Where you only need the shallowest knowledge of the subject, you can skim material. Here you read only chapter headings, introductions and summaries.
If you need a moderate level of information on a subject, then you can scan the text. Here you read the chapter introductions and summaries in detail. You may then speed read the contents of the chapters, picking out and understanding key words and concepts. At this level of looking at the document it is worth paying attention to diagrams and graphs.
Only when you need detailed knowledge of a subject is it worth studying the text. Here it is best to skim the material first to get an overview of the subject. This gives you an understanding of its structure, into which you can fit the detail gained from a full, receptive reading of the material.
Annolighting A Text
This active reading strategy links concept of highlighting key words and phrases in a text and annotating those highlights with marginal notes.
Annotating A Text
Annotating a text is an effective strategy to promote active and critical reading skills; this strategy provides a number useful acronyms that students can use to remember different elements of writer’s craft when reading and annotating a text.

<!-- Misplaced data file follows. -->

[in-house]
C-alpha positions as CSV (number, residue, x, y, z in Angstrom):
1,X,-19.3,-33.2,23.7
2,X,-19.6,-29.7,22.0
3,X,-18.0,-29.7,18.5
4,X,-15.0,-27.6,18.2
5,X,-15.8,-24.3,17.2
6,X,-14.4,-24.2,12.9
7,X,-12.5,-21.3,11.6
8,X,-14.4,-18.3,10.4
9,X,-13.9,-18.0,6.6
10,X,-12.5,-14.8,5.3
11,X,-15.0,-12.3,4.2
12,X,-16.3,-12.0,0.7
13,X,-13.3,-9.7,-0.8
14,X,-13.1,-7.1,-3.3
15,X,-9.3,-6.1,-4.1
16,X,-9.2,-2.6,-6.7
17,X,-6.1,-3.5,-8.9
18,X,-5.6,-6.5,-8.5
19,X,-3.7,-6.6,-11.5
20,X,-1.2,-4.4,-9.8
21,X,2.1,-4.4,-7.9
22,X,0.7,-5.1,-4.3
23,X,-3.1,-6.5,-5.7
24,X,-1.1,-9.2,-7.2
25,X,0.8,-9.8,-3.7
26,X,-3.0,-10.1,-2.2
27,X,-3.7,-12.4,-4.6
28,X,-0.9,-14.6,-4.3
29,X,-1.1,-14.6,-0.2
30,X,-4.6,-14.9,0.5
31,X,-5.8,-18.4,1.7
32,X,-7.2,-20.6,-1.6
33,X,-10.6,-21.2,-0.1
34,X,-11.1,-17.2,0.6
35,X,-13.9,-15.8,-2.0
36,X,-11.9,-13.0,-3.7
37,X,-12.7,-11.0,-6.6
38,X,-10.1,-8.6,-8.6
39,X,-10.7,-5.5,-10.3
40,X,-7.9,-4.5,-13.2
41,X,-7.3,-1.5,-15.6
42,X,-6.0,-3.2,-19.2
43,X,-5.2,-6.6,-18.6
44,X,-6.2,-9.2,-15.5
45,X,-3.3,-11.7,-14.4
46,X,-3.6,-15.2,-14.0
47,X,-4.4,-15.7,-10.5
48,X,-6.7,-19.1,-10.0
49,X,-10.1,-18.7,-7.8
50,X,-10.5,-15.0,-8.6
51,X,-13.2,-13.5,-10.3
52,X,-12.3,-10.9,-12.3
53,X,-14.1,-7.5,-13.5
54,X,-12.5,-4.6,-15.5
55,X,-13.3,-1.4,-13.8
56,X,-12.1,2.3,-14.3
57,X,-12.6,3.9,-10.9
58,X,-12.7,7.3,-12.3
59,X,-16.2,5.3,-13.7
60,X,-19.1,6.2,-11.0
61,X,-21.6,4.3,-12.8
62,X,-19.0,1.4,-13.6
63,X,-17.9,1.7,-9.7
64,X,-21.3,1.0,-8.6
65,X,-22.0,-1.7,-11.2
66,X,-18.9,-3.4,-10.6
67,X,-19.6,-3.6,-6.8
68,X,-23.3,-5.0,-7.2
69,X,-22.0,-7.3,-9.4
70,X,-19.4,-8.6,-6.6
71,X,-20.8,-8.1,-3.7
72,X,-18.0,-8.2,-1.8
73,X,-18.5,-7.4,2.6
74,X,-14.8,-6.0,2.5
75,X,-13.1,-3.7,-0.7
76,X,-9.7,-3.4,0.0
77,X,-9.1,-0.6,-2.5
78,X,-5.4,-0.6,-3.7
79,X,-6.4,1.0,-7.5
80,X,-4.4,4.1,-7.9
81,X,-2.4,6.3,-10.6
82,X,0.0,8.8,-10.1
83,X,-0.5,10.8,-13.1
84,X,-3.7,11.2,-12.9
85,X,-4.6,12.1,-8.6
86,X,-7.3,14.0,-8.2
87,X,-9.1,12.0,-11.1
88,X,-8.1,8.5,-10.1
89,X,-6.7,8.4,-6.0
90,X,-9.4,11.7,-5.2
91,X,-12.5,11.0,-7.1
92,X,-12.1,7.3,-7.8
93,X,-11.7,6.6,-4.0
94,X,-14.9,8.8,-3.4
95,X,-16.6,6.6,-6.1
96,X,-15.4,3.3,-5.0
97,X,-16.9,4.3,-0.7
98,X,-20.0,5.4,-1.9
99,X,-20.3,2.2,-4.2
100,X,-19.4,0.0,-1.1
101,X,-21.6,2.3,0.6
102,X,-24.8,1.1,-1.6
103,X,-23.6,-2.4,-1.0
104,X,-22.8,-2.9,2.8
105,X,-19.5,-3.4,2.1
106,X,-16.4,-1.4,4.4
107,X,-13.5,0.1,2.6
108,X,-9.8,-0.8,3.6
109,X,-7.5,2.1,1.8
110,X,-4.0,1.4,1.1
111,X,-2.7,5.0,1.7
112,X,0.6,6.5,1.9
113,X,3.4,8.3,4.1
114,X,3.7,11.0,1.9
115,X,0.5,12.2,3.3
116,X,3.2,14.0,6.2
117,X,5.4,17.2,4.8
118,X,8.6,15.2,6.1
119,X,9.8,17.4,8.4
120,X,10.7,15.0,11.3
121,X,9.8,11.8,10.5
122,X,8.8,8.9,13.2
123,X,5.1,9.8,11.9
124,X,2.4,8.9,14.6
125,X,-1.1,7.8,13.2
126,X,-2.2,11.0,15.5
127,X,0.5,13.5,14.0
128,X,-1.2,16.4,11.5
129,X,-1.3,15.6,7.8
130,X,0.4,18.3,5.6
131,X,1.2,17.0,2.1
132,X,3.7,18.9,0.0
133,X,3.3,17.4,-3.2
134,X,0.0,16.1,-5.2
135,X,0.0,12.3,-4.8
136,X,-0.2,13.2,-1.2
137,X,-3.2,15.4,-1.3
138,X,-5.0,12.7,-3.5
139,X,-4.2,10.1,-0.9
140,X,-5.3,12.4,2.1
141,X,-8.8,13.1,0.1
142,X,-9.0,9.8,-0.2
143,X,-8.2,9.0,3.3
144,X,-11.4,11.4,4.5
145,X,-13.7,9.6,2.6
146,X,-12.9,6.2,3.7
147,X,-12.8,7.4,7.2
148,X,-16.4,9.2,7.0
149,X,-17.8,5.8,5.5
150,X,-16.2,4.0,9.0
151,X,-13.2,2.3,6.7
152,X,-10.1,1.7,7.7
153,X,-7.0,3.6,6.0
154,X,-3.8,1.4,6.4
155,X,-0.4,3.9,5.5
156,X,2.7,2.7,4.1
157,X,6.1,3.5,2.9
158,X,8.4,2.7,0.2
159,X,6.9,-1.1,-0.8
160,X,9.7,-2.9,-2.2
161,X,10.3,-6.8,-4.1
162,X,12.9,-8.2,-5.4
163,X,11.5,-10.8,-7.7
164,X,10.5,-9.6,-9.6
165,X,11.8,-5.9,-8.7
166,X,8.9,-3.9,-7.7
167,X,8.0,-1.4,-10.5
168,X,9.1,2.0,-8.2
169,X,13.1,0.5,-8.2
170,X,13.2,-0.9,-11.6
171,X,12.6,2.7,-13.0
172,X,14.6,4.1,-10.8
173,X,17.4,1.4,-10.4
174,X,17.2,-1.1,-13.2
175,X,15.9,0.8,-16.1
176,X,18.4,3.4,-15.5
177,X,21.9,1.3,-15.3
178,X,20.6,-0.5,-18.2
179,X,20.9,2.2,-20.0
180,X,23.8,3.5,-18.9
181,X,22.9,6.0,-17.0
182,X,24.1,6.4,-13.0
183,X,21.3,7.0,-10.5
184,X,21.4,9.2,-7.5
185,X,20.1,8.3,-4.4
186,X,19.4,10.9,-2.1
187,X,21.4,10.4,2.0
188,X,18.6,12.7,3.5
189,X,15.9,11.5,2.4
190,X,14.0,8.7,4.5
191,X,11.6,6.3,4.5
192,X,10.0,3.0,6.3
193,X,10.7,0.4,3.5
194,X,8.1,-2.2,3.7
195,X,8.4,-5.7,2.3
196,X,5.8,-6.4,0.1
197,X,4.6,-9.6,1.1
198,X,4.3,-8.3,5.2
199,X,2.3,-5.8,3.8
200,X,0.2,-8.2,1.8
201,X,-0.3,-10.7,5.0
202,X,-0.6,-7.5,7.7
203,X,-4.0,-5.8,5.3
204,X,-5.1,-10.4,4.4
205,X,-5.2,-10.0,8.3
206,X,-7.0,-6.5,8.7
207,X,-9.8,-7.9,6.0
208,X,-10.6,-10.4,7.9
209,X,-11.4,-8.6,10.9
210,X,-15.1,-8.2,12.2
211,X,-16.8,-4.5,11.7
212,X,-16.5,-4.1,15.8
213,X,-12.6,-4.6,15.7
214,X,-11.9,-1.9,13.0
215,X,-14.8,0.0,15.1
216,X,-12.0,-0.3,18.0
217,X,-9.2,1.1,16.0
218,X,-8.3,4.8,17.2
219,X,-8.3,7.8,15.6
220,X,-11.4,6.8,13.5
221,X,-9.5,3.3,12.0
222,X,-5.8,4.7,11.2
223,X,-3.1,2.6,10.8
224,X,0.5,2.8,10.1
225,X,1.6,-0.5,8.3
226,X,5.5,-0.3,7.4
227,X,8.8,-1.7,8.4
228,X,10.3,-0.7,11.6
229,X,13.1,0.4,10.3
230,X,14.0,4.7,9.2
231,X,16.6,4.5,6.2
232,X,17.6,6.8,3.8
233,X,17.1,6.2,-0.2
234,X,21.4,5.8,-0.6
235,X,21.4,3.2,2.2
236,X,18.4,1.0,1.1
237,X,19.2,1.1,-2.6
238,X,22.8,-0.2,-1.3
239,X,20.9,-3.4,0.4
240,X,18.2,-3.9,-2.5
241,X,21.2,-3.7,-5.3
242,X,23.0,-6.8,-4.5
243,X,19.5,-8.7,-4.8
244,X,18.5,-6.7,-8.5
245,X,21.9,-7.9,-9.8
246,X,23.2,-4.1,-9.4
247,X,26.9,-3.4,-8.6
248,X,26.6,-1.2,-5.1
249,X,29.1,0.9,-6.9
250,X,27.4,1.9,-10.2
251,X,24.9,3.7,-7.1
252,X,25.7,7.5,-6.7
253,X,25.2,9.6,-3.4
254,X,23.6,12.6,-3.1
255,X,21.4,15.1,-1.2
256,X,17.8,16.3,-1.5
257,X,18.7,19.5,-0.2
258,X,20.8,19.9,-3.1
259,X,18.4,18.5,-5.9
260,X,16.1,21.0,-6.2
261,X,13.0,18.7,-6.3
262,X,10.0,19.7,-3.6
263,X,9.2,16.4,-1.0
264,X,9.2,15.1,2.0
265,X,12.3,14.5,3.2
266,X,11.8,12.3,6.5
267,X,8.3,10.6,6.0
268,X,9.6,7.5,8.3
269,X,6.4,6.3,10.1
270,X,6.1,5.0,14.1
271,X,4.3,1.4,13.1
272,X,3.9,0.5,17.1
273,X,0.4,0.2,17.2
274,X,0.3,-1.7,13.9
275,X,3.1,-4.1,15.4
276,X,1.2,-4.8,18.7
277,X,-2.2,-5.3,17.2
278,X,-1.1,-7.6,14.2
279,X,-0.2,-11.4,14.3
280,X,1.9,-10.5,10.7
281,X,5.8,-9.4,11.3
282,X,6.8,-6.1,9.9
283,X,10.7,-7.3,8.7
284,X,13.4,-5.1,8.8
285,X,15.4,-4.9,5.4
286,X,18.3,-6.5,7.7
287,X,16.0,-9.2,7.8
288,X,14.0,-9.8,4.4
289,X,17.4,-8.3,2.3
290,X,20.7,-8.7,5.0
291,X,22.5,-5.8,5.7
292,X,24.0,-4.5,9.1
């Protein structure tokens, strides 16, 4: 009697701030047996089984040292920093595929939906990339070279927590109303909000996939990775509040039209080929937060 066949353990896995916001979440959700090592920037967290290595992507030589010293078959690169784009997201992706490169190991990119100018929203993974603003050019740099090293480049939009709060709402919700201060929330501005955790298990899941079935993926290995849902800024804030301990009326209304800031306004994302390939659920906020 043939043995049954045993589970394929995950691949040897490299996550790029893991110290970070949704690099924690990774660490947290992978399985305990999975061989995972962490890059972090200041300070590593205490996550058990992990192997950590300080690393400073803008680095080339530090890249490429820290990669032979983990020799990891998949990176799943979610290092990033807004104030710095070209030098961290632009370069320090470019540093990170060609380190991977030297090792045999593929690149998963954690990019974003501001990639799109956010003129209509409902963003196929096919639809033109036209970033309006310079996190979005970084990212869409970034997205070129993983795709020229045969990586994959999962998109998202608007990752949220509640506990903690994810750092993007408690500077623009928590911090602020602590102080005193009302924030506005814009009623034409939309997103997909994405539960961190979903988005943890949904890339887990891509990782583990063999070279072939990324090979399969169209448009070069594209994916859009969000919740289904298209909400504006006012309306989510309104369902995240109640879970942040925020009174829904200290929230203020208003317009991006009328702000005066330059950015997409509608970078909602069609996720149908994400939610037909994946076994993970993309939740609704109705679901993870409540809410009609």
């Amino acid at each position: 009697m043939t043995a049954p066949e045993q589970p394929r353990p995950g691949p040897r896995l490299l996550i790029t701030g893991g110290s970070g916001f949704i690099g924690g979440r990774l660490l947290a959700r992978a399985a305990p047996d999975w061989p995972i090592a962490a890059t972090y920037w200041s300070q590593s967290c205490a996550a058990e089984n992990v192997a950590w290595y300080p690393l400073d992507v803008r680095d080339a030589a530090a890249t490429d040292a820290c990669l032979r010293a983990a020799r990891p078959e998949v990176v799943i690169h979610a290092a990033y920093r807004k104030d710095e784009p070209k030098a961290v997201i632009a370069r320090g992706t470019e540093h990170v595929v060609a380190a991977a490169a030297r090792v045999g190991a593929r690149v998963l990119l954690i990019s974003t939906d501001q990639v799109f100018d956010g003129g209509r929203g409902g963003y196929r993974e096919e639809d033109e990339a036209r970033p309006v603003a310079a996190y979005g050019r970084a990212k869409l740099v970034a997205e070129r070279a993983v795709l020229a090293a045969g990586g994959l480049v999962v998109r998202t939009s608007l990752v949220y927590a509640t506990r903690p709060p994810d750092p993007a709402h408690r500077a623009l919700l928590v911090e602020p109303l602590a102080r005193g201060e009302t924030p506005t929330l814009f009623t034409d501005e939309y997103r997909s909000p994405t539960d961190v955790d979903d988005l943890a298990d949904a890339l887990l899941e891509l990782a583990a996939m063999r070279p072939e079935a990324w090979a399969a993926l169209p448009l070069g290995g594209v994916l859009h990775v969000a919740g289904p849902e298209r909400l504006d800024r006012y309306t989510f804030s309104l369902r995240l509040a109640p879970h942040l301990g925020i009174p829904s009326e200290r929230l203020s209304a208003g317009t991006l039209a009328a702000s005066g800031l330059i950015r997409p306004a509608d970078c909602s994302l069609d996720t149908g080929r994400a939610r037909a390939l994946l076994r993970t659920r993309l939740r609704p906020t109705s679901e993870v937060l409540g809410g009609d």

Anticipation guides are typically used as a pre-reading strategy and help to engage students in thought and discussion about ideas and concepts that they will encounter in the text.
Checking out the Framework
This strategy provides students with suggestions for previewing texts of different genre in order to read strategically based on their purposes for reading the text.
This strategy engages students in a process of co-constructing their interpretations of a text through a collaborative annotation activity.
Conversations Across Time
This reading strategy helps students to develop deeper insights by making connections between and across texts from different time periods in response to a common topic, theme, or essential question.
The dense questioning strategy can be used to help students pose increasingly dense questions as they make text-to-text, text-to-self, text-to-world connections.
Frame of Reference
The frame of reference strategy teaches students how to create a mental context for reading a passage; this is accomplished by helping students to consider what they know about a topic and how they know what they know.
The inferential reading strategy provides a list of the various types of inferences that readers make while reading even seemingly straightforward text; recognizing that there are different types of inferences helps students to analyze text more consciously and strategically.
This highly adaptable strategy encourages students to use a two-column note-taking strategy. In the right column, they take notes to synthesize essential ideas and information from a text, presentation, film etc.; in the left-hand column, they interact with the content in any way they choose (personal connections, illustrations, etc.).
Key Concept Synthesis
The key concept synthesis strategy helps students to identify the most important ideas in a text, put those ideas into their own words, and then make connections between among these important ideas